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Configuring SSSD

Hands-On Lab

 

Photo of Stosh Oldham

Stosh Oldham

Course Development Director in Content

Length

01:00:00

Difficulty

Advanced

The System Security Services Daemon (SSSD) is an important tool for system authentication and authorization. In this hands-on lab, we will configure SSSD in order to develop a basic proficiency with SSSD configuration and operation. We will also explore the local SSSD user configuration store.

What are Hands-On Labs?

Hands-On Labs are scenario-based learning environments where learners can practice without consequences. Don't compromise a system or waste money on expensive downloads. Practice real-world skills without the real-world risk, no assembly required.

Configuring SSSD

Introduction

The System Security Services Daemon (SSSD) is an important tool for system authentication and authorization. In this hands-on lab, we will configure SSSD in order to develop a basic proficiency with SSSD configuration and operation. We will also explore the local SSSD user configuration store.

Connecting to the Lab

  1. Open your terminal application, and run the following command (remember to replace <PUBLIC_IP> with the public IP you were provided on the lab instructions page):
    ssh cloud_user@<PUBLIC_IP>
  2. Type yes at the prompt.
  3. Enter your cloud_user password at the prompt.

Install SSSD

  1. Escalate privileges to root.
    sudo su -
  2. Install the necessary SSSD packages.
    yum install -y sssd sssd-tools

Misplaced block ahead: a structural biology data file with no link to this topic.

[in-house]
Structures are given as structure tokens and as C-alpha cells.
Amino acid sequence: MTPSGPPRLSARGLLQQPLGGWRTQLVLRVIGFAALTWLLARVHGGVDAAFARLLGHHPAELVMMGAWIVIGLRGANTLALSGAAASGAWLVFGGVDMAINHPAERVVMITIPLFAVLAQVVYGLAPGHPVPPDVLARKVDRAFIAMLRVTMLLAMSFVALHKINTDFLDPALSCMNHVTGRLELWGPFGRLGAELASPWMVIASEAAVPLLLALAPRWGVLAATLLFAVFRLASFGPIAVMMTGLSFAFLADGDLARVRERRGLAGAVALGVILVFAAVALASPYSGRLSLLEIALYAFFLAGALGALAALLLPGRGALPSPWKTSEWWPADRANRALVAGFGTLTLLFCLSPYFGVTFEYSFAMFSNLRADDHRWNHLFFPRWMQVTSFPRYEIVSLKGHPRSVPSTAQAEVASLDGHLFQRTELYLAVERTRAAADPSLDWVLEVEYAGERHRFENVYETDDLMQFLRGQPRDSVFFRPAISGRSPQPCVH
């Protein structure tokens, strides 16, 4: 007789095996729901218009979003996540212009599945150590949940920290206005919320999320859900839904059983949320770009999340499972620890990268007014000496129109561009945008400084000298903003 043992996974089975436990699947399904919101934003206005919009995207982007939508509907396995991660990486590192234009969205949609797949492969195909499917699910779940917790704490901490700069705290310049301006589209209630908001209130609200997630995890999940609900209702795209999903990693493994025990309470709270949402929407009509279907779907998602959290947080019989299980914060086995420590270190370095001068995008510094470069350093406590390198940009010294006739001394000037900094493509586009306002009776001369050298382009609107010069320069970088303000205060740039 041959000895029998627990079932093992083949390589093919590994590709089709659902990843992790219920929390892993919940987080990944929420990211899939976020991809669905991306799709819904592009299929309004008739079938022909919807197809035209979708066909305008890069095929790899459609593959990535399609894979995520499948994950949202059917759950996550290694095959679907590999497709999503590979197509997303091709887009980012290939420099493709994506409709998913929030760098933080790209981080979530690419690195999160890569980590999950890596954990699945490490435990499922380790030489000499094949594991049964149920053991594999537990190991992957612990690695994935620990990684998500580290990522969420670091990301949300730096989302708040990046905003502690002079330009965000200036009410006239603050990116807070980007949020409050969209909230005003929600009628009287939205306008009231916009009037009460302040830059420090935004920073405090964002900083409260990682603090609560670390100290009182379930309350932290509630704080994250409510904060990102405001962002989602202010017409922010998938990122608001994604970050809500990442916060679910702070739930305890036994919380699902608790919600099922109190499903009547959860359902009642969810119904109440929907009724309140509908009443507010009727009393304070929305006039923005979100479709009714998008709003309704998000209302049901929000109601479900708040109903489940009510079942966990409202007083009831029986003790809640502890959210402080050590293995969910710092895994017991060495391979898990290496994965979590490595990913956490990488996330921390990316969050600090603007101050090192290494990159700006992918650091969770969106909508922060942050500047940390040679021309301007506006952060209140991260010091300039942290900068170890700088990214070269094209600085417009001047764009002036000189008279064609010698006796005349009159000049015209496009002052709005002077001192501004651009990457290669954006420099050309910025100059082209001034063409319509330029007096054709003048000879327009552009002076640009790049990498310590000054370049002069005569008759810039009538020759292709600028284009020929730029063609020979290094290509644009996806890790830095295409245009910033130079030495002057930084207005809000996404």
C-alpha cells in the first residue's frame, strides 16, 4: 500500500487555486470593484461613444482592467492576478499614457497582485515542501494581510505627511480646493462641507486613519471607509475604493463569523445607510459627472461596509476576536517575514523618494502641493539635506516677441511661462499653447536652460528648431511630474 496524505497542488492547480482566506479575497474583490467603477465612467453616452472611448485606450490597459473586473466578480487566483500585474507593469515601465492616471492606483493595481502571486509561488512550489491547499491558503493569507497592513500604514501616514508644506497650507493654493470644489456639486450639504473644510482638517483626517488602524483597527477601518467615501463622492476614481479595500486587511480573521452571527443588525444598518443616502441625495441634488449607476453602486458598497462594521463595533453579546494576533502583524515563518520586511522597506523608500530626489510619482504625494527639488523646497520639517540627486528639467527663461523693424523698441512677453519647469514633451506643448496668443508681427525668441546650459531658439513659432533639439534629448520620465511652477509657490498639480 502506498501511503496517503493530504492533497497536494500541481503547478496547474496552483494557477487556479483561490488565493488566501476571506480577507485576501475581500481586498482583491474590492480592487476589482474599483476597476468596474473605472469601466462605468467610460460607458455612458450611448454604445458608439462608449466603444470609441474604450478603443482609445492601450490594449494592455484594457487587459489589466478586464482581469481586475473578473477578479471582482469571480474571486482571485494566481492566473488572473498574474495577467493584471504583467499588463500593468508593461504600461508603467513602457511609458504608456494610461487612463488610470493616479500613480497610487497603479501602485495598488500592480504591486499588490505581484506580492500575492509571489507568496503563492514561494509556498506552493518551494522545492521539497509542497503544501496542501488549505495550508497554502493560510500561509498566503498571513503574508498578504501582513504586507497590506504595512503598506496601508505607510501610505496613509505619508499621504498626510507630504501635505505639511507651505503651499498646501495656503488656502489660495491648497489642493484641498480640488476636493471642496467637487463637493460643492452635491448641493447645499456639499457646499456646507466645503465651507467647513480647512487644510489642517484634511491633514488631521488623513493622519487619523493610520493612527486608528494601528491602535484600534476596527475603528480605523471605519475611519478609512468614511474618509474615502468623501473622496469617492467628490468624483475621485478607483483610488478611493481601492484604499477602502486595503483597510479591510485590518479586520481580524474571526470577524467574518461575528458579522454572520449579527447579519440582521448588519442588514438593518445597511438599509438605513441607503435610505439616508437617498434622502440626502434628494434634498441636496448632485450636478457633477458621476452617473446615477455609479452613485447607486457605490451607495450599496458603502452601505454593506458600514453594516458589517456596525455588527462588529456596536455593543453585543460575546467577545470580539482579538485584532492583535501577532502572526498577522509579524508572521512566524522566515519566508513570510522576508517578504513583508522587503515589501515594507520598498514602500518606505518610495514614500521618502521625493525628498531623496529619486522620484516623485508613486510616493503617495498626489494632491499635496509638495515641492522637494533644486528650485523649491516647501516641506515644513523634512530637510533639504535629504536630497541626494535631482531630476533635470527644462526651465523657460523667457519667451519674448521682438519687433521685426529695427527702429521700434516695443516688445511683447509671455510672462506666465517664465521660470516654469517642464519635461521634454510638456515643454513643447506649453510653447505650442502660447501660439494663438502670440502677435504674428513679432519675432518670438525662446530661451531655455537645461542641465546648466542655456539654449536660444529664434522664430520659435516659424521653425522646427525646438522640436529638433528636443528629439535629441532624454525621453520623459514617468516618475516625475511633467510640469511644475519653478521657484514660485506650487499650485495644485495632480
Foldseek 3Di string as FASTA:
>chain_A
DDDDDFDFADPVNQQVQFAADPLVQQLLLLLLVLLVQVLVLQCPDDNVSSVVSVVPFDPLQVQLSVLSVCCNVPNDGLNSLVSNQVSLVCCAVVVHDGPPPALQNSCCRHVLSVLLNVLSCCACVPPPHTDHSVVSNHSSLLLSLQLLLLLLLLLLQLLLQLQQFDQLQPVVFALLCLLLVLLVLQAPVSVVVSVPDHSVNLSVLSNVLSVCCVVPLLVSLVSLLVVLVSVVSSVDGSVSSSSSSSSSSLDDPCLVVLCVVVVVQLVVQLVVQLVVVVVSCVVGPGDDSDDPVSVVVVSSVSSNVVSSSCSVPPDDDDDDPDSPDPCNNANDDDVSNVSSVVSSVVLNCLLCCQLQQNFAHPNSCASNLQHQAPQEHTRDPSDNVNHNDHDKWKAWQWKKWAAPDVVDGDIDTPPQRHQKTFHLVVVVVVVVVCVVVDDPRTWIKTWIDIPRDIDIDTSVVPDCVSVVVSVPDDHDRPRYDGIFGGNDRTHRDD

Configure SSSD

  1. Copy the base configuration file from /usr/share/doc/. (Remember to replace <CURRENT_VERSION> with the actual current version number.)
    sudo cp /usr/share/doc/sssd-common-<CURRENT_VERSION>/sssd-example.conf /etc/sssd/sssd.conf && sudo chmod 0600 /etc/sssd/sssd.conf
  2. Edit the /etc/sssd/sssd.conf file.
    vim /etc/sssd/sssd.conf
  3. Under the line "; domains = LDAP", add the following text:

    domains = LOCAL
    
    [domain/LOCAL] 
    id_provider = local 
    auth_provider = local 
    min_id = 2000
  4. Press Esc, then type :wq to exit the vim text editor.
  5. Start the SSSD service.
    systemctl start sssd

Create and Configure a New User and Group

  1. Add the user jsmith.
    sss_useradd jsmith 
  2. Create the sis group.
    sss_groupadd sis
  3. Add sis as a supplemental group to jsmith.
    sss_usermod -a sis jsmith

Verify That the New User Does Not Exist in /etc/passwd

  1. Search /etc/passwd for jsmith.
    grep jsmith /etc/passwd
  2. Verify that the user exists in the sis group.
    id jsmith

Conclusion

Congratulations, you've successfully completed this hands-on lab!